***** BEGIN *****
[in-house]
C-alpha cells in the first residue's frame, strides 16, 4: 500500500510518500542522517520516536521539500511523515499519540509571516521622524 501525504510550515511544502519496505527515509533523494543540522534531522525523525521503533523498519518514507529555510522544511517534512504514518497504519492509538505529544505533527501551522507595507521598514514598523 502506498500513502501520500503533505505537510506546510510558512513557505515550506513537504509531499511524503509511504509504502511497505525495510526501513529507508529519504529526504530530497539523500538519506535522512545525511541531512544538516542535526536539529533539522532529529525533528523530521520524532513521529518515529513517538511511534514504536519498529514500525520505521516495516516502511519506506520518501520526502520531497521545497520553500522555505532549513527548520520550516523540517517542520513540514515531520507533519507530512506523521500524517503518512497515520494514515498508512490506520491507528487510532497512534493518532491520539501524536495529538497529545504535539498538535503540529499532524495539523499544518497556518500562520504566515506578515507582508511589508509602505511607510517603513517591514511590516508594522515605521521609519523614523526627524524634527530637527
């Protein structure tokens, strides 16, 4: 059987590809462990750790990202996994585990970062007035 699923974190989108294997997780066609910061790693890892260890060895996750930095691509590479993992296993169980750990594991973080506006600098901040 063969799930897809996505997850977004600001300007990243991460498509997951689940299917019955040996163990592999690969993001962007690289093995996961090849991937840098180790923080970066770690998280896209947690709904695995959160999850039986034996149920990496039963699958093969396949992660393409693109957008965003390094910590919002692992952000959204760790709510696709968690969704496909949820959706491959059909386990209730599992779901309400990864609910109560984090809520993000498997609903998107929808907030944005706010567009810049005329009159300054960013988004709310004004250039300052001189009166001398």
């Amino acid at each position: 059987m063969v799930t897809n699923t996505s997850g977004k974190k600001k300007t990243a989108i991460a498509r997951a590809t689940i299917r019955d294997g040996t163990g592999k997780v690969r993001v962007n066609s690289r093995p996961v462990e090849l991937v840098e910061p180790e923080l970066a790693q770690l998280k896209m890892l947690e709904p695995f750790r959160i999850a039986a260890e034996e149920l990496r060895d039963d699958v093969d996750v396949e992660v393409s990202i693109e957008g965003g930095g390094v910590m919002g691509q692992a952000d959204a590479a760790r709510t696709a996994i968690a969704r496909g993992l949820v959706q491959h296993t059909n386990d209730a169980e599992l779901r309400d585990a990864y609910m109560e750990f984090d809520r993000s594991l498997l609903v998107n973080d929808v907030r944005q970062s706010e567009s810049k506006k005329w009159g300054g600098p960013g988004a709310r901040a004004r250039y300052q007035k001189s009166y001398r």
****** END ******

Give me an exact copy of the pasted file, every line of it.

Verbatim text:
[in-house]
C-alpha cells in the first residue's frame, strides 16, 4: 500500500510518500542522517520516536521539500511523515499519540509571516521622524 501525504510550515511544502519496505527515509533523494543540522534531522525523525521503533523498519518514507529555510522544511517534512504514518497504519492509538505529544505533527501551522507595507521598514514598523 502506498500513502501520500503533505505537510506546510510558512513557505515550506513537504509531499511524503509511504509504502511497505525495510526501513529507508529519504529526504530530497539523500538519506535522512545525511541531512544538516542535526536539529533539522532529529525533528523530521520524532513521529518515529513517538511511534514504536519498529514500525520505521516495516516502511519506506520518501520526502520531497521545497520553500522555505532549513527548520520550516523540517517542520513540514515531520507533519507530512506523521500524517503518512497515520494514515498508512490506520491507528487510532497512534493518532491520539501524536495529538497529545504535539498538535503540529499532524495539523499544518497556518500562520504566515506578515507582508511589508509602505511607510517603513517591514511590516508594522515605521521609519523614523526627524524634527530637527
């Protein structure tokens, strides 16, 4: 059987590809462990750790990202996994585990970062007035 699923974190989108294997997780066609910061790693890892260890060895996750930095691509590479993992296993169980750990594991973080506006600098901040 063969799930897809996505997850977004600001300007990243991460498509997951689940299917019955040996163990592999690969993001962007690289093995996961090849991937840098180790923080970066770690998280896209947690709904695995959160999850039986034996149920990496039963699958093969396949992660393409693109957008965003390094910590919002692992952000959204760790709510696709968690969704496909949820959706491959059909386990209730599992779901309400990864609910109560984090809520993000498997609903998107929808907030944005706010567009810049005329009159300054960013988004709310004004250039300052001189009166001398």
């Amino acid at each position: 059987m063969v799930t897809n699923t996505s997850g977004k974190k600001k300007t990243a989108i991460a498509r997951a590809t689940i299917r019955d294997g040996t163990g592999k997780v690969r993001v962007n066609s690289r093995p996961v462990e090849l991937v840098e910061p180790e923080l970066a790693q770690l998280k896209m890892l947690e709904p695995f750790r959160i999850a039986a260890e034996e149920l990496r060895d039963d699958v093969d996750v396949e992660v393409s990202i693109e957008g965003g930095g390094v910590m919002g691509q692992a952000d959204a590479a760790r709510t696709a996994i968690a969704r496909g993992l949820v959706q491959h296993t059909n386990d209730a169980e599992l779901r309400d585990a990864y609910m109560e750990f984090d809520r993000s594991l498997l609903v998107n973080d929808v907030r944005q970062s706010e567009s810049k506006k005329w009159g300054g600098p960013g988004a709310r901040a004004r250039y300052q007035k001189s009166y001398r």